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Local residents expressed their concerns within the City of Levelland, Monday, at the city council meeting regarding Levelland City Park and the council’s agenda item to consider term limits for city board members.
First, Manuel Mendez addressed the council about work he believes still needs to be done at the Levelland City Park.
To begin, he thanked the Levelland Community Development Corporation for providing the funds for the City Park renovations and for what has been done there.
“I appreciate that very much, but there’s a lot more work and a lot more money that needs to be raised or given to them to help the city out,” Mendez said. “It’s my understanding the budget, there isn’t much money to budget for parks.”
He said in speaking with Dustin Reichelt, director of parks for the city, he learned awning number three at the City Park doesn’t have electrical capabilities while the other two do.
“All three should be looking the same,” Mendez said.
Mendez said the city also needs to include a “clean-up clause” in its agreements with contractors.
“When we hire a contractor, we need to have a clean-up clause in there,” Mendez said. “It is not the responsibility of our employees who work for the city to clean up after these guys…There has to be something done with the contractors. If they’re going to work for the city, they’re going to clean up after themselves.”
Mendez said his goal is to ensure the Levelland City Park looks as good as the other parks throughout Levelland.
“Until my death, I’ll make sure the city park looks as nice as any other park in this community, and it doesn’t,” Mendez said.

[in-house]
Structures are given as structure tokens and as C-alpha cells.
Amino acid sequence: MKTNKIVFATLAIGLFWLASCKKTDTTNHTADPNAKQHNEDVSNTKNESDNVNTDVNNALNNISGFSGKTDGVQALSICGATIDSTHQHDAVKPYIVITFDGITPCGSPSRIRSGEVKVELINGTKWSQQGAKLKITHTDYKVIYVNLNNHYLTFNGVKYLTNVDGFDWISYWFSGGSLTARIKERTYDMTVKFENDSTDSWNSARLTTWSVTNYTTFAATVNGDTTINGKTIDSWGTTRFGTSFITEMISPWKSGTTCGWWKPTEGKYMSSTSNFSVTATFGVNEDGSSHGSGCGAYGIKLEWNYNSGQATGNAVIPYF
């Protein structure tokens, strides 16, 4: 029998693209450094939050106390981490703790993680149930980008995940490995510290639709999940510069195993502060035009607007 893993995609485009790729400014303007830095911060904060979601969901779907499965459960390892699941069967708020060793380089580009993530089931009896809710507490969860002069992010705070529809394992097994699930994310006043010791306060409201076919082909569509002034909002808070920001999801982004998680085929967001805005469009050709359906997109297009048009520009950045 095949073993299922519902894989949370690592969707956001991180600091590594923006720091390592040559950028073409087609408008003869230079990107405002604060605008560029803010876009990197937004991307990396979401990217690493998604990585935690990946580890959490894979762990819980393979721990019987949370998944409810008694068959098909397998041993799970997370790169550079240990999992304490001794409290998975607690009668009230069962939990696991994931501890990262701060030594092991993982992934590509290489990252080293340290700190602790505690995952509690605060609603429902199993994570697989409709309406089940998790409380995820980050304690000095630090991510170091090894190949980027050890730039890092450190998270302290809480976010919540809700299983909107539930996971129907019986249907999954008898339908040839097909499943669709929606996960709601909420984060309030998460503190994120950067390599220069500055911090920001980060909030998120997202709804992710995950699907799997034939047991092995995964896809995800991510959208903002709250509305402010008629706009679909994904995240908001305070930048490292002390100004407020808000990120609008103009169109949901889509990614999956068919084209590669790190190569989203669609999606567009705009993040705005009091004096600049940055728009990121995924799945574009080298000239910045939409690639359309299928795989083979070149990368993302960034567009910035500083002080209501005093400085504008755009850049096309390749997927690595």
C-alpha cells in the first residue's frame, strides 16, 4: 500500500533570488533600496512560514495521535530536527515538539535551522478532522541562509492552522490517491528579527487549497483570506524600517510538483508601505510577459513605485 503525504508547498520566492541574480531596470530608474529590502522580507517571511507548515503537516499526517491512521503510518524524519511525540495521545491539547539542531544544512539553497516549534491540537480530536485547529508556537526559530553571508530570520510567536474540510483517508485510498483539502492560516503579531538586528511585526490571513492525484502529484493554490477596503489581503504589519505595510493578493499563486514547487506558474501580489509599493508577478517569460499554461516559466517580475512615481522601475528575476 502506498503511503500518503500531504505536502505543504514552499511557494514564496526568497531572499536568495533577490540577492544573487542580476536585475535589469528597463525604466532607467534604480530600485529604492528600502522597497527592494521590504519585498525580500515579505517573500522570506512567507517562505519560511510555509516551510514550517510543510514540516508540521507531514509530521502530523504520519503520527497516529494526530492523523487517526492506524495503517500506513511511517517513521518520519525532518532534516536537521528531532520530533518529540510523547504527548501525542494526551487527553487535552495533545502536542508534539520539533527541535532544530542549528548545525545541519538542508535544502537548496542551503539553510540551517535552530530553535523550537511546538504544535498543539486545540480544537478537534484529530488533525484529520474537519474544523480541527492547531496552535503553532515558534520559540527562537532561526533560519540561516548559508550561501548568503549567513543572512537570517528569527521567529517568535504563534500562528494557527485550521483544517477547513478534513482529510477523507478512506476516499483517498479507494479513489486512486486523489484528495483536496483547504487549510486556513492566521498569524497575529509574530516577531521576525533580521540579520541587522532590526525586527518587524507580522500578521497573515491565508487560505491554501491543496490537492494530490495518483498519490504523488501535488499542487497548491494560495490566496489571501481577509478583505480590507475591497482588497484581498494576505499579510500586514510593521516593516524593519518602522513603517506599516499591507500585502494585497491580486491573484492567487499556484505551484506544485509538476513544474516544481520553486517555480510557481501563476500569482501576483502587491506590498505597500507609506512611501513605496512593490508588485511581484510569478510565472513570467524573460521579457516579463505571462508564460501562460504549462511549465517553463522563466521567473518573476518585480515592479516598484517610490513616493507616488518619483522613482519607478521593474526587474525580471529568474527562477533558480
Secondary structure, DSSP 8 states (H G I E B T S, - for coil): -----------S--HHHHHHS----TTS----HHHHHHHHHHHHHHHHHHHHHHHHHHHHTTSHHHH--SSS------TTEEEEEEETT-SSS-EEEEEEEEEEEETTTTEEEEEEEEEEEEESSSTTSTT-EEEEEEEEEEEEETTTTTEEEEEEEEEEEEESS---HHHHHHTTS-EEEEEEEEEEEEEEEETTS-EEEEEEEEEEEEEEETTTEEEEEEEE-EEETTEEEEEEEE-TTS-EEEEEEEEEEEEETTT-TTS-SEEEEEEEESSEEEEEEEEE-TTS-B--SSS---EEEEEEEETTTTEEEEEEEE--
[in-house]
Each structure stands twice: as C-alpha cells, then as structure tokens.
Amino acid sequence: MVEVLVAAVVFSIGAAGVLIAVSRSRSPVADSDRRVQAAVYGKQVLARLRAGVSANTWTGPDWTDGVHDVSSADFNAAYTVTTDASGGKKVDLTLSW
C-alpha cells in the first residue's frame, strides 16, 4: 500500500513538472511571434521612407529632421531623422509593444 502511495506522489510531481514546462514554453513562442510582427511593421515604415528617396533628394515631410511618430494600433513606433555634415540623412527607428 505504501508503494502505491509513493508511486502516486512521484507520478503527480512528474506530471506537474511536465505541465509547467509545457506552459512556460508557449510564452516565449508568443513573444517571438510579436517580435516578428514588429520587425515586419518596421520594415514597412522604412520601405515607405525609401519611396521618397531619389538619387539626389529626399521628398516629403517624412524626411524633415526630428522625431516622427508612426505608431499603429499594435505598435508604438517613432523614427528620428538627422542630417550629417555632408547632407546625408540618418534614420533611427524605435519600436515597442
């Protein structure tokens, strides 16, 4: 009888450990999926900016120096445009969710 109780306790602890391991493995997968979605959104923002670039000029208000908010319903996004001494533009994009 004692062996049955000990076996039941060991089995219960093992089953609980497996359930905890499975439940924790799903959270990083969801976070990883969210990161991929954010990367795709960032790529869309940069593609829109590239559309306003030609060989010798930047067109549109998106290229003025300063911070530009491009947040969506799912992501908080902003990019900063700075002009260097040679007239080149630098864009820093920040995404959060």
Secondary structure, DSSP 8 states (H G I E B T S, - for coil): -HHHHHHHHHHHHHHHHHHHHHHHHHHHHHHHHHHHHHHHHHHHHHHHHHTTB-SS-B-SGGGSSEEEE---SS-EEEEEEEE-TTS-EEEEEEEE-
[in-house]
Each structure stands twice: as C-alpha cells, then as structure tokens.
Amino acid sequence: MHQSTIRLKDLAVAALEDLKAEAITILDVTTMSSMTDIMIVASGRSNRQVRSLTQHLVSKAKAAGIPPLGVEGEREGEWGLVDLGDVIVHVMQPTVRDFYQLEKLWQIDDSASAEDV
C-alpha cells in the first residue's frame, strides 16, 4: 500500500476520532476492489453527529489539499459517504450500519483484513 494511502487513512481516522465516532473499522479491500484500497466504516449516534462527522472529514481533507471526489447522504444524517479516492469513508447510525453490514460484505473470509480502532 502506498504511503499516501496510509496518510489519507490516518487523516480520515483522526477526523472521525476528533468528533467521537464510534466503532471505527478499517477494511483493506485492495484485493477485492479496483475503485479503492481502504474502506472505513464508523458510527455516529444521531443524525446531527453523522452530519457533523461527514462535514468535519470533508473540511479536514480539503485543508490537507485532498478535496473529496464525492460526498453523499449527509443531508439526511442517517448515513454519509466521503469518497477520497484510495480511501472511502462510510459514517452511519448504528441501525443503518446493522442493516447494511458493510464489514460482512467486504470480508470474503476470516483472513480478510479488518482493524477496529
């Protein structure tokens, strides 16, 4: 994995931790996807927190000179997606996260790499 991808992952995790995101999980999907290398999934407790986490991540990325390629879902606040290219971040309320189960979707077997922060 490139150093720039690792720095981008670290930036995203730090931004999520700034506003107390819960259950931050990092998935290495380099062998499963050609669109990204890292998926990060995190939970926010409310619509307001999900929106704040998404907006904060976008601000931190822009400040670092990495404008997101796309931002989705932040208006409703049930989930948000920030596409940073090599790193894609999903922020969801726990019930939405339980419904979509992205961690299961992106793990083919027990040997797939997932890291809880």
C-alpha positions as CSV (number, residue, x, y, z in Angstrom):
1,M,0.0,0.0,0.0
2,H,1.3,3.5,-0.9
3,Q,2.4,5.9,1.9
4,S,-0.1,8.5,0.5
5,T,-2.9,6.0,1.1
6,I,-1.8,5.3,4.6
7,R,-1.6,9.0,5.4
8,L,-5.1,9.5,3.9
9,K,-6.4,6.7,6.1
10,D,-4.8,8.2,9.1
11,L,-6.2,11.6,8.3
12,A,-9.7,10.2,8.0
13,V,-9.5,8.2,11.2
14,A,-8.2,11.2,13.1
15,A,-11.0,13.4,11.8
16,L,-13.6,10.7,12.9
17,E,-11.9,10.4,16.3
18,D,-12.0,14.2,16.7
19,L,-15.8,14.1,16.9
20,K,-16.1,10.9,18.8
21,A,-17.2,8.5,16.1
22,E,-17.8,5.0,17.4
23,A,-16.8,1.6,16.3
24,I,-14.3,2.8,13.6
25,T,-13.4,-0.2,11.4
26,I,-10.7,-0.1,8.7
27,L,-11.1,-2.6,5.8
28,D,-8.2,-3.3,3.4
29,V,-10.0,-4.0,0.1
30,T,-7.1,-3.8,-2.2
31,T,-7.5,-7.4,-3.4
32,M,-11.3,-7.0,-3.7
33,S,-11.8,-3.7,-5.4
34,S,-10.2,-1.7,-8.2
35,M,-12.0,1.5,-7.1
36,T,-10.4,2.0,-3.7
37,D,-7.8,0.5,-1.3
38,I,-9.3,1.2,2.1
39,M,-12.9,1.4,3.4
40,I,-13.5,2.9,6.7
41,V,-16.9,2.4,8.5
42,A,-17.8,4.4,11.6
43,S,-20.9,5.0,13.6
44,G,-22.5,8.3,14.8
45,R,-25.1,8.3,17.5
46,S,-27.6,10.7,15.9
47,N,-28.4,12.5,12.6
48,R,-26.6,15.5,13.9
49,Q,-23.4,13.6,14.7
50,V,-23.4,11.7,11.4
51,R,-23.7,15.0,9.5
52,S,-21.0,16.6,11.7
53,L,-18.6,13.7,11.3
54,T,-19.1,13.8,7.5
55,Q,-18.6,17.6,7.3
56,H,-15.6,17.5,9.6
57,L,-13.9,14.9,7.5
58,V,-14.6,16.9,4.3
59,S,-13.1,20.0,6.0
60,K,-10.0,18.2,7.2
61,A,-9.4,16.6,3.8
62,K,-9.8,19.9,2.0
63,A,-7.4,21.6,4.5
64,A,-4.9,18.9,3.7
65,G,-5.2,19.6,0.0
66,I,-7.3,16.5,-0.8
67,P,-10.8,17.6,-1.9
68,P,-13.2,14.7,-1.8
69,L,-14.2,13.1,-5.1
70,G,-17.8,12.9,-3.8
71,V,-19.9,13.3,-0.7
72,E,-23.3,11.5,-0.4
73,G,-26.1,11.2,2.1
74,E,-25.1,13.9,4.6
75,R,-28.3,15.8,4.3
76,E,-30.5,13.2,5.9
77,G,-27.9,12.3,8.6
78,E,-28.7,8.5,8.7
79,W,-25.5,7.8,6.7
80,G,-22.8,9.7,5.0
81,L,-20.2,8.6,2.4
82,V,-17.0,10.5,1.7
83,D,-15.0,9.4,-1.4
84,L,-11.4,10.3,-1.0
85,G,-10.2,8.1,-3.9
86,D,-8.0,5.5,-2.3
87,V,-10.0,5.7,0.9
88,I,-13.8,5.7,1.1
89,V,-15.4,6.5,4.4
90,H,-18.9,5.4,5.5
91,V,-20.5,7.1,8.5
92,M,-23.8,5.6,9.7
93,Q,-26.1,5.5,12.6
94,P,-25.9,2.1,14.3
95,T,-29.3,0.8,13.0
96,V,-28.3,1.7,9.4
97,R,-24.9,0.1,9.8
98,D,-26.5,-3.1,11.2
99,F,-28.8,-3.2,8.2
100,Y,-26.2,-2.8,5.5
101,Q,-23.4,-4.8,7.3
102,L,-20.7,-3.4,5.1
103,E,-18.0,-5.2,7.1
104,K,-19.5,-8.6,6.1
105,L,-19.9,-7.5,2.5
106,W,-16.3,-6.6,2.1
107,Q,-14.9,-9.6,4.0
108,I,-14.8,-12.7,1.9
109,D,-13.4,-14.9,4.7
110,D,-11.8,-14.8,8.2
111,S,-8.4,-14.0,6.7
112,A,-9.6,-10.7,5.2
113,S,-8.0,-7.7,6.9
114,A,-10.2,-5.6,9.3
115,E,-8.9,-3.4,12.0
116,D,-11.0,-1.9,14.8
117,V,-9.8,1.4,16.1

Todd Paxton was next to address the council. He expressed concern about the city council’s plan to discuss imposing term limits on city council appointed boards.
“That would be something I would strongly recommend against,” Paxton said.
Paxton said having served on several boards for the city through the years, he understands the things involved and each is a little different.
“In general, I think most of those boards start out with two-year terms and they spend that first year trying to figure out what’s going on,” Paxton said. “The nature of those terms do require some continuity, and those can change.”
Paxton said it is up to the discretion of the Levelland City Council to approve or disapprove appointments to the many different city boards.
“It is purely up to your discretion whether to give them another term or not,” Paxton said. “You don’t need something artificial. There are going to be options on some boards where you’re going to want to keep continuity and it’s important to be able to do that.”
Paxton said he currently serves on two boards for the city, which he referred to as “sister boards,” for the Tax Increment Reinvestment Zone No. 1 and Tax Increment Reinvestment Zone No. 2.
“We’re in the midst of a project that we want to see finished,” Paxton said. “To artificially be kicked off hamstrings you.”